Microsoft’s Productivity Score & unintended affordances

Microsoft’s new Productivity Score and workplace IT tracking tools provide a clear example of how identifying and examining unintended affordances are necessary for designing products with ethics. 

The purported purpose of the tool is to allow managers – specifically, IT managers – to benchmark IT usage and organizational productivity against other companies. Nevertheless, the tool also allows managers to see Microsoft suite usage of individual employees – albeit on a level aggregated over 30-days. Individuals receive scores against Microsoft’s defined parameters of productivity.

Microsoft has positioned the purpose of the tool as about the IT manager use case. Nevertheless, from a product ethics perspective, the tool opens up new possibilities of employee surveillance – and this affordance now exists, regardless of the creators’ intentions.

Understanding ethical consequences is an empirical activity. That means, without data or evidence, we can only hypothesise positive and negative outcomes of the product’s use.

In the case of Productivity Tracker, we can presume there may be a risk of productivity information being used against individual contributors in feedback and reviews. Perhaps the mere awareness of the tracking’s existence, regardless of its usage, could spark increased digital presentee-ism and overwork in some individuals.

It’s hard to square this Microsoft’s Productivity Tracker’s possible use for individual-level surveillance with values like Privacy, Autonomy, Wellbeing and even Dignity. If these values are considered important by the creators of this product, there is a clear product integrity problem.

On the other hand, the existence of this tool will promote other important values, like transparency.

Where there is a tension between values, we approach is to design a solution which finds a balanced constellation of values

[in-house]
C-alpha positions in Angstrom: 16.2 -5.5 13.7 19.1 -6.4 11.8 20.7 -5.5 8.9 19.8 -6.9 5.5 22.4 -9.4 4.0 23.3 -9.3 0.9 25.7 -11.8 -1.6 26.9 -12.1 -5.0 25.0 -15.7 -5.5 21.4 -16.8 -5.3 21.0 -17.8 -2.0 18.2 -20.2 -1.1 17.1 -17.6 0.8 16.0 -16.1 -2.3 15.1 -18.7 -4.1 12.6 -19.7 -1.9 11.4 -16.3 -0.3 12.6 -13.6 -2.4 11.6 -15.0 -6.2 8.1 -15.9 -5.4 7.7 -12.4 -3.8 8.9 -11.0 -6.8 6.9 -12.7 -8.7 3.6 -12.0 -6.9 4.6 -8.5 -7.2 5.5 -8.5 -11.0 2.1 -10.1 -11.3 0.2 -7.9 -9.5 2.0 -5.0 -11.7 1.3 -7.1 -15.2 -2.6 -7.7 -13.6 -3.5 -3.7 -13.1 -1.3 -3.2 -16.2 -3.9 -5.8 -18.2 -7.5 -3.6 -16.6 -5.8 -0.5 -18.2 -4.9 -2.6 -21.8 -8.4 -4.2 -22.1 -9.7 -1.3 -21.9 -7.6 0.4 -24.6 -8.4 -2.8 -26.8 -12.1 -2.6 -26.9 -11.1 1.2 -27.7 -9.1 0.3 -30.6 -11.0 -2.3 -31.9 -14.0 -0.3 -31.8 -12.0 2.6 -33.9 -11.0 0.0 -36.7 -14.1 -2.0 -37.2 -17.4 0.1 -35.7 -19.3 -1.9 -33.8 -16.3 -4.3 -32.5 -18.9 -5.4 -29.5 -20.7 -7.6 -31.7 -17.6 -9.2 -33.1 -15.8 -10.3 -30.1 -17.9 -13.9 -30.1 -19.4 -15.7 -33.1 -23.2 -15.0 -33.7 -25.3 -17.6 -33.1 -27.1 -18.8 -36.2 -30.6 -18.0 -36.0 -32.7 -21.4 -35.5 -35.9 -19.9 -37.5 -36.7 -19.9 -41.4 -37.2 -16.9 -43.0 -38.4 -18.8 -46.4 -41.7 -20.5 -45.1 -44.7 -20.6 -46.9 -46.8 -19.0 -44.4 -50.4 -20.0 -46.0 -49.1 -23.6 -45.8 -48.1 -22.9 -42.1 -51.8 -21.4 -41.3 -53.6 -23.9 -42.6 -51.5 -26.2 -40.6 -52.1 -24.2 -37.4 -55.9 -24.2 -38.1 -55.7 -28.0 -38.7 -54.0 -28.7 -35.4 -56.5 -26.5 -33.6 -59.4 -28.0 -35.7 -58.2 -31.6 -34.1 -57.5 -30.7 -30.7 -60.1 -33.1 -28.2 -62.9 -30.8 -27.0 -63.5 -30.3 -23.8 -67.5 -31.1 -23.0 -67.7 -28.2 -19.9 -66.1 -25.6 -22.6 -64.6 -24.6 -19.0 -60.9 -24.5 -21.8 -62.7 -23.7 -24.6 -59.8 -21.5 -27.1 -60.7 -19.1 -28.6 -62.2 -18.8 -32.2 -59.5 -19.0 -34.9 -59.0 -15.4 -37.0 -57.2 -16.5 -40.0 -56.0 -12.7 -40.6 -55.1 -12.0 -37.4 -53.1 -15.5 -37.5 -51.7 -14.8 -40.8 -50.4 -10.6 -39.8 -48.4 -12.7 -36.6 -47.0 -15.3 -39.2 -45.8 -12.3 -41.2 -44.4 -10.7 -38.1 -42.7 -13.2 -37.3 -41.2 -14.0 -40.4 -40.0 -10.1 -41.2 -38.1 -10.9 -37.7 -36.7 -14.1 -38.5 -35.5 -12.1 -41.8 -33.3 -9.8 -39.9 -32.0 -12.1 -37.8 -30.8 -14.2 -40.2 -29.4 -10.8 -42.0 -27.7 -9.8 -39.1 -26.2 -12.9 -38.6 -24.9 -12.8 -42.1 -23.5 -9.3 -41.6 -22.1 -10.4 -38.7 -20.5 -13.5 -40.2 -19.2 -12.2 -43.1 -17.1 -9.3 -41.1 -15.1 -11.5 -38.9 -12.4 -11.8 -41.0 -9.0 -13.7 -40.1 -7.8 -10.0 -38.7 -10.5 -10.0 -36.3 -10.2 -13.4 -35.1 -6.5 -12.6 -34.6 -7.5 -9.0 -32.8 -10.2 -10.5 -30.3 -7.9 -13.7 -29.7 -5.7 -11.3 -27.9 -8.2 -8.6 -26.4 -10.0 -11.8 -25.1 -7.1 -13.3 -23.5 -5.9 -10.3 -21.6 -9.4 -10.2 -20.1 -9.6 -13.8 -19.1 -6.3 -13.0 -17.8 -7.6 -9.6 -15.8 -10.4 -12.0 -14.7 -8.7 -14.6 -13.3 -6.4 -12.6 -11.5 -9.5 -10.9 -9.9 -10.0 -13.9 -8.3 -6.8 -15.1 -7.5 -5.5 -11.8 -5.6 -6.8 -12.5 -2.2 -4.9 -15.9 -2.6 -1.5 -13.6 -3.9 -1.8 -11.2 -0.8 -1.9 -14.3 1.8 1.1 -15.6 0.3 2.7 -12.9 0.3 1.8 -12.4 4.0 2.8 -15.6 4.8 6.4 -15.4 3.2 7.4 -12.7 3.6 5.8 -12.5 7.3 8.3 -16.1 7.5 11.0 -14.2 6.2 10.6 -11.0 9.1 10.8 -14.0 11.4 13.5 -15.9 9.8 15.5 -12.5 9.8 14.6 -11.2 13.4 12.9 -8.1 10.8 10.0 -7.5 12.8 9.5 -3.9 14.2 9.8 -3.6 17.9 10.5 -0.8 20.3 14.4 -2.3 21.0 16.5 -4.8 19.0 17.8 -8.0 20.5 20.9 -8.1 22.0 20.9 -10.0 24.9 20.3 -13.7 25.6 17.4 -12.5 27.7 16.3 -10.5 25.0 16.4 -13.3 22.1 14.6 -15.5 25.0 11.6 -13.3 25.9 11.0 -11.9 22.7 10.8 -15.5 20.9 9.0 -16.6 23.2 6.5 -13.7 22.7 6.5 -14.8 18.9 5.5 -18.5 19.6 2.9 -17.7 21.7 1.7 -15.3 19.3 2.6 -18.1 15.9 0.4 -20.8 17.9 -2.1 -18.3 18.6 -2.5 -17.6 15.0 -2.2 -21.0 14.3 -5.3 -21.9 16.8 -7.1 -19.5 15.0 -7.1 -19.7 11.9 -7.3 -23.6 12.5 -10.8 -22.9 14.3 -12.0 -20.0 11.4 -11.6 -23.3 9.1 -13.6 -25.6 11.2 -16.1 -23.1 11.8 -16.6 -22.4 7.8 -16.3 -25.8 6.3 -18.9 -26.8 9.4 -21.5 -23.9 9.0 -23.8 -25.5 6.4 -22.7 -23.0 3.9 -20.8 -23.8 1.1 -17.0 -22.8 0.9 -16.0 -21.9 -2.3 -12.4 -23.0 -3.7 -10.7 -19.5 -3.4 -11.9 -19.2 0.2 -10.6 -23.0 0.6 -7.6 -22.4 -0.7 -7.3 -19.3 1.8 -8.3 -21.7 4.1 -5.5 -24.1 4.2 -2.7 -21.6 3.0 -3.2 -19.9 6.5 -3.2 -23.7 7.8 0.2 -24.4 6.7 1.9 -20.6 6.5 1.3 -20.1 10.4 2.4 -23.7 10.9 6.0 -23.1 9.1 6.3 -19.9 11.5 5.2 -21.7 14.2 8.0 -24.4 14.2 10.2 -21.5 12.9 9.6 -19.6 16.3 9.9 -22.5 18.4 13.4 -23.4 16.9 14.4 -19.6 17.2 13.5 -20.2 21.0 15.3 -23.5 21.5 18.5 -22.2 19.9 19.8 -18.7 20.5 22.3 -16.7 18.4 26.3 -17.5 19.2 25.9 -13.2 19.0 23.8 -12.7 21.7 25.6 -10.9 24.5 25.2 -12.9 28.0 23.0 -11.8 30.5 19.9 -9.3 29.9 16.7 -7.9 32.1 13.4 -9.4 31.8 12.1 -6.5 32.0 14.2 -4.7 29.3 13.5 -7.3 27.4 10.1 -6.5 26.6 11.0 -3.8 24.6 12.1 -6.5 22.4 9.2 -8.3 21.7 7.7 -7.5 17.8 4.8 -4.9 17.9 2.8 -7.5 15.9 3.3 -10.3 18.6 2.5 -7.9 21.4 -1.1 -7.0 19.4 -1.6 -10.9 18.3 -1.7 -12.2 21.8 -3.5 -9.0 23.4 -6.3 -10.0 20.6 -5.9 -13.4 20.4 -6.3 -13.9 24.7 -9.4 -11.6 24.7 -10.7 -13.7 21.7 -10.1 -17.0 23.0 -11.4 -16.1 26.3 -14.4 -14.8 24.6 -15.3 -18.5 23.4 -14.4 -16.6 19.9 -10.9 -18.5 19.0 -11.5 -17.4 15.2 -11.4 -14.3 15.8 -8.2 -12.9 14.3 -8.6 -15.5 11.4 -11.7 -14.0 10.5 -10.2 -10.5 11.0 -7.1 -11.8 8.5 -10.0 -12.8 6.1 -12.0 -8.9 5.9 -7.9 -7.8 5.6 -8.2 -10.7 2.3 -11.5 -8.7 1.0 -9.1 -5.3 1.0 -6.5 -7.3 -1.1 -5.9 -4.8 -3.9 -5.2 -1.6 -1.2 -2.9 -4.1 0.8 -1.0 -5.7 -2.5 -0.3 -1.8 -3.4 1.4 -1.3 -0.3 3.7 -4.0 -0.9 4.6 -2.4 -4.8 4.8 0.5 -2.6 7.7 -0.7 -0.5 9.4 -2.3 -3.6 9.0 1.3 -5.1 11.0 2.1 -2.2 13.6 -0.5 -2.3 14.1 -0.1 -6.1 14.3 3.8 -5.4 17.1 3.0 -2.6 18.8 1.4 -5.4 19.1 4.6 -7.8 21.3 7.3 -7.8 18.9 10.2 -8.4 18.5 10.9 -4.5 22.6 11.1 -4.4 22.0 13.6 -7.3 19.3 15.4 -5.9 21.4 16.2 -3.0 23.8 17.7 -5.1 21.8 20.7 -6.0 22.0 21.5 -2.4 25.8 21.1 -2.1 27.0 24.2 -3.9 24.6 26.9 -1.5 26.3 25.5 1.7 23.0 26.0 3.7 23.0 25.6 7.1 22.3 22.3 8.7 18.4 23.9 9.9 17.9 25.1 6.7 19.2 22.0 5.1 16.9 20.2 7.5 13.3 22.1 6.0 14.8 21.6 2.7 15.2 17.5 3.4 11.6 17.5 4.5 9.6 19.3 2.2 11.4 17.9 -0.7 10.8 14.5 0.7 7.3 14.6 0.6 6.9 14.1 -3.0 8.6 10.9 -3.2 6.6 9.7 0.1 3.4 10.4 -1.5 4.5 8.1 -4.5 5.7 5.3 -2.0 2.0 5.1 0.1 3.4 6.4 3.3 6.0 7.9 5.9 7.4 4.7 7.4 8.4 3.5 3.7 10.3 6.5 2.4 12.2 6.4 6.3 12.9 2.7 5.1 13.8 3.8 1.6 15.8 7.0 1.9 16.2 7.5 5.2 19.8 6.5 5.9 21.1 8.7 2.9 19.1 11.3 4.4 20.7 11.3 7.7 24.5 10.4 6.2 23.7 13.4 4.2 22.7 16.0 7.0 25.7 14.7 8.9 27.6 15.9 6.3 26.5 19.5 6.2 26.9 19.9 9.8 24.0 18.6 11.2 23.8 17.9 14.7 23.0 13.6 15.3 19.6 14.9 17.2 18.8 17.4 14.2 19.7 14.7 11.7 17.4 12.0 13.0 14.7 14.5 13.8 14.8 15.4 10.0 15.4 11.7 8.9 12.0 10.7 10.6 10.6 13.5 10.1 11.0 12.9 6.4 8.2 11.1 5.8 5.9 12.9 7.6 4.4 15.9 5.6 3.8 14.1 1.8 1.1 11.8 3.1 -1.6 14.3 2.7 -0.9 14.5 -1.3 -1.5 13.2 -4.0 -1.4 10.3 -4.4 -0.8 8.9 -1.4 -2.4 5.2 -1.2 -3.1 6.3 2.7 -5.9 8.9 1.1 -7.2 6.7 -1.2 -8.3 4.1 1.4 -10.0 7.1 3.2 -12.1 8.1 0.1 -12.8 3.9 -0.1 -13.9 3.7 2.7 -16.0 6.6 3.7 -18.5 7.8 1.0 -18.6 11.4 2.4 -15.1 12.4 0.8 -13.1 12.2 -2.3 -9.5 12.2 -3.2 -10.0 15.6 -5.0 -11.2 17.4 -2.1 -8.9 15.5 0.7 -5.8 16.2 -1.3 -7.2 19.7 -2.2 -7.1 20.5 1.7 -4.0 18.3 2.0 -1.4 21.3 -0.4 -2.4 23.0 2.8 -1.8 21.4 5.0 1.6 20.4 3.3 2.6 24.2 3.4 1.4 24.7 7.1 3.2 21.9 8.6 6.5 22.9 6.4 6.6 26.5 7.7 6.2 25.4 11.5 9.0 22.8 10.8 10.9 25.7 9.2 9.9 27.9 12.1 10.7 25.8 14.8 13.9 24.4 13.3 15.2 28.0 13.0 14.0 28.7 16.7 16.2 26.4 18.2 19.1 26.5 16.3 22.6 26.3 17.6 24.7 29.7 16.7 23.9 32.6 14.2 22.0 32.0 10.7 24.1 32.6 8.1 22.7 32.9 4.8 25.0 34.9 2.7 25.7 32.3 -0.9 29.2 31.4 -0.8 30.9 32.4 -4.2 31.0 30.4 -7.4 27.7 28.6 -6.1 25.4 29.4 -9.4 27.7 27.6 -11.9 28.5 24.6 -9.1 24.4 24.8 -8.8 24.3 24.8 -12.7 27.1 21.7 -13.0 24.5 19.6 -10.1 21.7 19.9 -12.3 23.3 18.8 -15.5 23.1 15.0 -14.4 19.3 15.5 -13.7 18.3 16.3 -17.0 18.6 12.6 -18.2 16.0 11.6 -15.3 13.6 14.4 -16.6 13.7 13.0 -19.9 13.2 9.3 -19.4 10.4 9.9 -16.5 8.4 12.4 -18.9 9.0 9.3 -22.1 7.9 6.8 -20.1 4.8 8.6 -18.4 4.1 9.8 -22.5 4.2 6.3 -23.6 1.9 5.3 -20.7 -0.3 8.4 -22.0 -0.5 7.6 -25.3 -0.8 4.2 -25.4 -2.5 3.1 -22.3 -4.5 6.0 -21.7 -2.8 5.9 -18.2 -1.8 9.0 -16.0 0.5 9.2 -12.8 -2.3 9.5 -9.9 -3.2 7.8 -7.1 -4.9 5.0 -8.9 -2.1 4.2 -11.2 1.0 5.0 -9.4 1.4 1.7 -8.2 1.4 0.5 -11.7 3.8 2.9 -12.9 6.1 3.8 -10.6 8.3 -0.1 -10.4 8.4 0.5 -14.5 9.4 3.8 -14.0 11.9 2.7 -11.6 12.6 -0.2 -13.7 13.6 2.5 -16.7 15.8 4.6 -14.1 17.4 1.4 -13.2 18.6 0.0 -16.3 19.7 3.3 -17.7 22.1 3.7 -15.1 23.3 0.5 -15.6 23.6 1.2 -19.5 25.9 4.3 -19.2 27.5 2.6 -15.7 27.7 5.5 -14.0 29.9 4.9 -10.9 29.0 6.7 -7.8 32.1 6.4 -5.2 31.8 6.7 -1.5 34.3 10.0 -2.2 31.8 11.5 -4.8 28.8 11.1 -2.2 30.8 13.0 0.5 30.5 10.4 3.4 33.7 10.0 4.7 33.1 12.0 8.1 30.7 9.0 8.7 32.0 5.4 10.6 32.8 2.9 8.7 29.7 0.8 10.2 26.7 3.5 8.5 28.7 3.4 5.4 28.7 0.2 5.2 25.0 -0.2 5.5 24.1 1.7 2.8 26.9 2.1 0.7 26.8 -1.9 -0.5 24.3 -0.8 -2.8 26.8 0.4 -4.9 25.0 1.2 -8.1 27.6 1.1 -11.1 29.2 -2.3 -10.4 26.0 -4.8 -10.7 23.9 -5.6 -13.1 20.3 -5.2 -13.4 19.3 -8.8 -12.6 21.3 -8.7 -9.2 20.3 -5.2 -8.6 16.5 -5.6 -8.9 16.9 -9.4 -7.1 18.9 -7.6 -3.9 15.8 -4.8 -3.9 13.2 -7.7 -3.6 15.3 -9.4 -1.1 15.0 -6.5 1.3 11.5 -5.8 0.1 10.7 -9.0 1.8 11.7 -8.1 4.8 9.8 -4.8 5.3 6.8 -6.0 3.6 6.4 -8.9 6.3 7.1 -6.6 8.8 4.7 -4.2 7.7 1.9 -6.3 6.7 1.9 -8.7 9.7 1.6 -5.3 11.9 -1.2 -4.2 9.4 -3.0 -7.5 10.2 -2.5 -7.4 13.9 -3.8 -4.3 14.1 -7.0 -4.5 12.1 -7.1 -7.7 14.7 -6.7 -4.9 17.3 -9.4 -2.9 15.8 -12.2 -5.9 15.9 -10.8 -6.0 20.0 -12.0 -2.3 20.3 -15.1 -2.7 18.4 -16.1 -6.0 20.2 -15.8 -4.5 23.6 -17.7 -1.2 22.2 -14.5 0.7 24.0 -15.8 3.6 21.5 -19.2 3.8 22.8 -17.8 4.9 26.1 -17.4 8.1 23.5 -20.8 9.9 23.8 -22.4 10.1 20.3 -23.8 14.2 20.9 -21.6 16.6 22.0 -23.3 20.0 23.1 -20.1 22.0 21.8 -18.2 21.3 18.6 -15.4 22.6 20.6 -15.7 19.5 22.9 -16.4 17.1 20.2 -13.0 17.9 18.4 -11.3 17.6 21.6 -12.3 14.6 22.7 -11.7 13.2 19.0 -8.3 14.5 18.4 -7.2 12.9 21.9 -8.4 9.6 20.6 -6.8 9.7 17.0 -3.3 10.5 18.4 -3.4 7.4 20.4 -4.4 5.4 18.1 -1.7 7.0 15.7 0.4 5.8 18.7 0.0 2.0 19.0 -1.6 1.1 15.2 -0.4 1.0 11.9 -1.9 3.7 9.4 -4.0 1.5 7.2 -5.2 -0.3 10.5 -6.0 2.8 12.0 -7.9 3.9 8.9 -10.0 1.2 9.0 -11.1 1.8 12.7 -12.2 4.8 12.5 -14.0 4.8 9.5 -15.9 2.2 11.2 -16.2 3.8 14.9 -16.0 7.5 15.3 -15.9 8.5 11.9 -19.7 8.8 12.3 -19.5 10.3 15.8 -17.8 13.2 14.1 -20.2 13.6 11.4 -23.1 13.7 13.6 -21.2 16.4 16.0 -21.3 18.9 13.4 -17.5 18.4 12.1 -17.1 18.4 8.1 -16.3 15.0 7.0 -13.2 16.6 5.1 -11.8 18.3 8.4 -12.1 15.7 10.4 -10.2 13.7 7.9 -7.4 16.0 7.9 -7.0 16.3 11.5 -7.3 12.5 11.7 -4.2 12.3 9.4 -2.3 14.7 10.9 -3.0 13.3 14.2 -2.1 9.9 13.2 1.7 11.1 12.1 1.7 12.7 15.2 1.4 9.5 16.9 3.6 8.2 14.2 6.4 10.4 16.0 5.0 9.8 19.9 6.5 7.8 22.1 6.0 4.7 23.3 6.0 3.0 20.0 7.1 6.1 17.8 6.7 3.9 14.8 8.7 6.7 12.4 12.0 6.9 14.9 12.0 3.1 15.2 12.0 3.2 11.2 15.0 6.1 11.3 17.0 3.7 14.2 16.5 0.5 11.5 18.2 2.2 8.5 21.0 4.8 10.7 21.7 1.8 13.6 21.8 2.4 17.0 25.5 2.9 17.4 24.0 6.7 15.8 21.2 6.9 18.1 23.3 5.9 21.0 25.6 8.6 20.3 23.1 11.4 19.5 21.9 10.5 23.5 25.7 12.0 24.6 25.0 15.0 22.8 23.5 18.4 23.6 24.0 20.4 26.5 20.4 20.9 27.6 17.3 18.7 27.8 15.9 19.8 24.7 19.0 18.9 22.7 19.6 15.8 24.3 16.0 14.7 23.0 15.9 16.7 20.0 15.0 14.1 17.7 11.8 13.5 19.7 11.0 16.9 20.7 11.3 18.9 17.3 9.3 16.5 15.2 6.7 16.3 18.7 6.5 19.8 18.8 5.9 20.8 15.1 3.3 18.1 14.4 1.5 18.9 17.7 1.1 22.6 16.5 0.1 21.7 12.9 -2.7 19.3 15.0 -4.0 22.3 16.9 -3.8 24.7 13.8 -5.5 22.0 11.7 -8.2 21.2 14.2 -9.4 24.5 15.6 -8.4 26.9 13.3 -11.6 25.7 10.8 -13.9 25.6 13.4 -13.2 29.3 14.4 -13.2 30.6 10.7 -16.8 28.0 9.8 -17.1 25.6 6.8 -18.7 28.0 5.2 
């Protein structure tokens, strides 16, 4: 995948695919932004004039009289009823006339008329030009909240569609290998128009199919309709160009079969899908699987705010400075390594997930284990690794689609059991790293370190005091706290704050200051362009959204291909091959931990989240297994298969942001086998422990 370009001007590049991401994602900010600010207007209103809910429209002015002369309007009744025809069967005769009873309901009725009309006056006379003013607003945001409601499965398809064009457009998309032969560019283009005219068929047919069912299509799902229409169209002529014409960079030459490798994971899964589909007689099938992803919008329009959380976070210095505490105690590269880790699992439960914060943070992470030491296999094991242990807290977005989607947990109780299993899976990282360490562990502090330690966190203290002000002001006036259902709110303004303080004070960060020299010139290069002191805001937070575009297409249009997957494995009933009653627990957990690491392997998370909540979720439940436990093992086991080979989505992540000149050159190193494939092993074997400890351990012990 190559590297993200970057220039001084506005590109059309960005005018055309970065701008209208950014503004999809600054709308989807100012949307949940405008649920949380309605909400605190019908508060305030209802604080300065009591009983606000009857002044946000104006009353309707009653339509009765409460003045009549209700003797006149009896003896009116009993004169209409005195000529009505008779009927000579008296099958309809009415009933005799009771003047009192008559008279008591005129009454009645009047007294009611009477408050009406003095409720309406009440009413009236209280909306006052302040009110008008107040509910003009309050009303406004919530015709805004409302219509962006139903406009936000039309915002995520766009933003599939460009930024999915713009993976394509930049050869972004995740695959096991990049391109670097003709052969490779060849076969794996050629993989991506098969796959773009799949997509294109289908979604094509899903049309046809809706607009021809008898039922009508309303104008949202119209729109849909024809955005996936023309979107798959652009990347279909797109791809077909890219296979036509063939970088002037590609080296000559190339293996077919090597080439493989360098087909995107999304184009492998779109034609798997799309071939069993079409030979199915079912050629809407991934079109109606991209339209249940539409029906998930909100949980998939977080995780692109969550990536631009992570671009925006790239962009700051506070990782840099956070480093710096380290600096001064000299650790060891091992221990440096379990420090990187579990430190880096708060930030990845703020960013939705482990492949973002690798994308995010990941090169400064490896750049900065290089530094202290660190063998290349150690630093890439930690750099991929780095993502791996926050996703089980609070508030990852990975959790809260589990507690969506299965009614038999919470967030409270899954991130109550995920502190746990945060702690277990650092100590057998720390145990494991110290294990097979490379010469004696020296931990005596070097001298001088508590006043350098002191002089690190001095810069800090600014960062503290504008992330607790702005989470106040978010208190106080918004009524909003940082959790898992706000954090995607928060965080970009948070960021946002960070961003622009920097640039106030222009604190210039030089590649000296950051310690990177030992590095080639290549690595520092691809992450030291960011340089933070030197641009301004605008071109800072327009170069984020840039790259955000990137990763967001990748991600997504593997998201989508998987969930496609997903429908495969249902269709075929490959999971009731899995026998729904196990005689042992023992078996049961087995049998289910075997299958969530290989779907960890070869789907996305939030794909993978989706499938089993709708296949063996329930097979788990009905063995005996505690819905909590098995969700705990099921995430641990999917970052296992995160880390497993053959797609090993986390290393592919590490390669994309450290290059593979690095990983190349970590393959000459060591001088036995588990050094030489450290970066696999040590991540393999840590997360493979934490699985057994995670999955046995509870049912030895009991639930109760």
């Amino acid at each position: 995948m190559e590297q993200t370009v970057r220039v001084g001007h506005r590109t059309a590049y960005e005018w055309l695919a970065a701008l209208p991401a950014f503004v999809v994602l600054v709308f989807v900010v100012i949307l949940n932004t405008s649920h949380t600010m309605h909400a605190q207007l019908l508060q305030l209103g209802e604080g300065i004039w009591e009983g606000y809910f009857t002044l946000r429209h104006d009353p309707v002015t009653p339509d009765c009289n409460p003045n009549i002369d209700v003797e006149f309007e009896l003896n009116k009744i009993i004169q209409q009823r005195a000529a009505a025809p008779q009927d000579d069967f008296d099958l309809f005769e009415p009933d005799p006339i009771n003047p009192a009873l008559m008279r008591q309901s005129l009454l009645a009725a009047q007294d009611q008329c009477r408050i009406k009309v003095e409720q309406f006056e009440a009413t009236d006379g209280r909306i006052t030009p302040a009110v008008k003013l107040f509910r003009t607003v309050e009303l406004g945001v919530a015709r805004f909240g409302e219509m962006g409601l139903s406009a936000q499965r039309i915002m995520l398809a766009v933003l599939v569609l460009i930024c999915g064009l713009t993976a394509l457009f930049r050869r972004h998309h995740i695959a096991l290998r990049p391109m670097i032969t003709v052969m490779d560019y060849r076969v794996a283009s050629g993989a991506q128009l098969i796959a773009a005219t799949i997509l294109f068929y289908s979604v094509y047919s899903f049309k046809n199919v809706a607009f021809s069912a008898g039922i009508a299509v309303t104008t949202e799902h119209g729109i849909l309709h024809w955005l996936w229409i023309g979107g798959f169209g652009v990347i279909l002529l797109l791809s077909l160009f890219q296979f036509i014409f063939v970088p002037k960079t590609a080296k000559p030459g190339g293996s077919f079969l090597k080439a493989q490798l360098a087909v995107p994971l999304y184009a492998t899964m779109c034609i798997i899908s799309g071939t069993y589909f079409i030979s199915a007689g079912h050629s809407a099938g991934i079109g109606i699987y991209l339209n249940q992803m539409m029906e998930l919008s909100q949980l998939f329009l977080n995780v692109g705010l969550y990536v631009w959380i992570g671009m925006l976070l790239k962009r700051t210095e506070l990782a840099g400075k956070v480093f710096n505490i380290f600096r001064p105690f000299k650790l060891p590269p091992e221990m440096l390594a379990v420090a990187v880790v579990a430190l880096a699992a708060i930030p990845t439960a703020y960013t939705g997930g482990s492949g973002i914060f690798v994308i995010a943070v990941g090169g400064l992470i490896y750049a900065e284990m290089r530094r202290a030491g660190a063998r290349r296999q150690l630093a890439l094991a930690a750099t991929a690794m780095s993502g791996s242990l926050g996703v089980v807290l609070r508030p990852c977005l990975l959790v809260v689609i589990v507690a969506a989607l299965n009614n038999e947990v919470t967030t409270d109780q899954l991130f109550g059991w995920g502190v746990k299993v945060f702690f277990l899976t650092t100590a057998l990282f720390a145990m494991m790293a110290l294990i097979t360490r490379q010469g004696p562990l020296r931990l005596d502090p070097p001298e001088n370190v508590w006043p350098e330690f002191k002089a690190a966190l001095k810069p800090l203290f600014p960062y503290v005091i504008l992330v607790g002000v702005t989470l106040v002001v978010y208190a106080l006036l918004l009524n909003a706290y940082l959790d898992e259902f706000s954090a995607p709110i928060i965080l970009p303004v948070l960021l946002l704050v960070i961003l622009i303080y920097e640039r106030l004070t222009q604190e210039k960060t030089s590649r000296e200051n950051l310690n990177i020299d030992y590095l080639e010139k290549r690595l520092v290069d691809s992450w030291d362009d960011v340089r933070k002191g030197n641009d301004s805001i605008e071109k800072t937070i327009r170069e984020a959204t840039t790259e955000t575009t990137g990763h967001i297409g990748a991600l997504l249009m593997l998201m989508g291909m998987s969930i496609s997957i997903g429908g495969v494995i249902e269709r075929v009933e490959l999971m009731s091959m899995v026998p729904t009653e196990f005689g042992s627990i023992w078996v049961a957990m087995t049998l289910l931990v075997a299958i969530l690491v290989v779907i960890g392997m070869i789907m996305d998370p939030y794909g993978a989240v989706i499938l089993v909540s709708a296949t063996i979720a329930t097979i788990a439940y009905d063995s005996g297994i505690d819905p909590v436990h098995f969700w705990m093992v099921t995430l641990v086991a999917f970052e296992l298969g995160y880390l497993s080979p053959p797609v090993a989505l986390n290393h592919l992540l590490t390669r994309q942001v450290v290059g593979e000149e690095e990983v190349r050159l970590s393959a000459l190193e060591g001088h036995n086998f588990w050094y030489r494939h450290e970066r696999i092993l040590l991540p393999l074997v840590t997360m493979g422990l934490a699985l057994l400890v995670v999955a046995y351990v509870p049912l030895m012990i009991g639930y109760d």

In this case, a product ethics requirement for Microsoft Productivity tracker would be for it to only provide productivity information to managers on a team basis, and never on an individual basis. This would still promote a new level of transparency within organisations while protecting individual contributors against misuse.

Microsoft has received a lot of pushback for this tool, with commentators describing it as a “privacy nightmare.” 

Teasing out the product ethics aspects of a new product or feature can help predict and plan for how markets and users might respond, and in turn, be more strategic about the development by including the ethics perspective.

Tinder, Covid-19 and the Value of Safety

The Covid-19 pandemic provides a clear example of how product teams need to stay alert to changing ethical situations to maintain product integrity.

Tinder – like all other dating apps – makes it possible for users to connect with new people online and then organise dates in person.

However, during the Covid-19 pandemic, meeting others in person comes with unusual new risks. Moreover, through 2020 it would often be against government guidance and local regulations for users to meet each other in person.

Given that Tinder’s core affordance is helping users to meet each other, safety should be considered a critical value for the product.

On that basis, when in-life encounters become either unsafe, not advised or even illegal, Tinder has a responsibility to take steps to encourage users reduce their real-life encounters.

These steps could include communicating the public guidance to users, or, engaging users with better ways of keeping the encounter digital.

The product ethics requirement could be as follows:

Product Ethics Requirement: To maintain the safety of our community during the Covid-19 pandemic, we must recommend, and even motivate, users to keep the chat online.

Tinder did, in fact, take steps like these through 2020.

The app advised users to keep encounters online early on in the pandemic.

Tinder then went on to allow global matches to all users (normally only available to premium users) and introduce video call chemistry checks within the app.

Furthermore, new digital interactive experiences were introduced – such as an apocalypse-themed Saturday Swipe Night – which was likely devised to engage users during lockdowns.

Tinder and its reaction to Covid-19 is a case study of a product demonstrating its integrity, through reacting to a new moral situation in accordance with the ethical value of safety, while also maintaining the desirability of the experience.

Of course, there are other ethical factors at play with an app like Tinder, which are not covered in this example, such as:

  • Transparency & the algorithmic rating of users
  • Community & the risk of offensive behaviours
  • Wellbeing & the prevalence of digital addiction

As an example of a product ethics analysis, the different ethical factors of Tinder are shown in the canvas using a Miro board, below. The theme of Covid-19 and the resulting product ethics requirement, discussed in this post, is highlighted.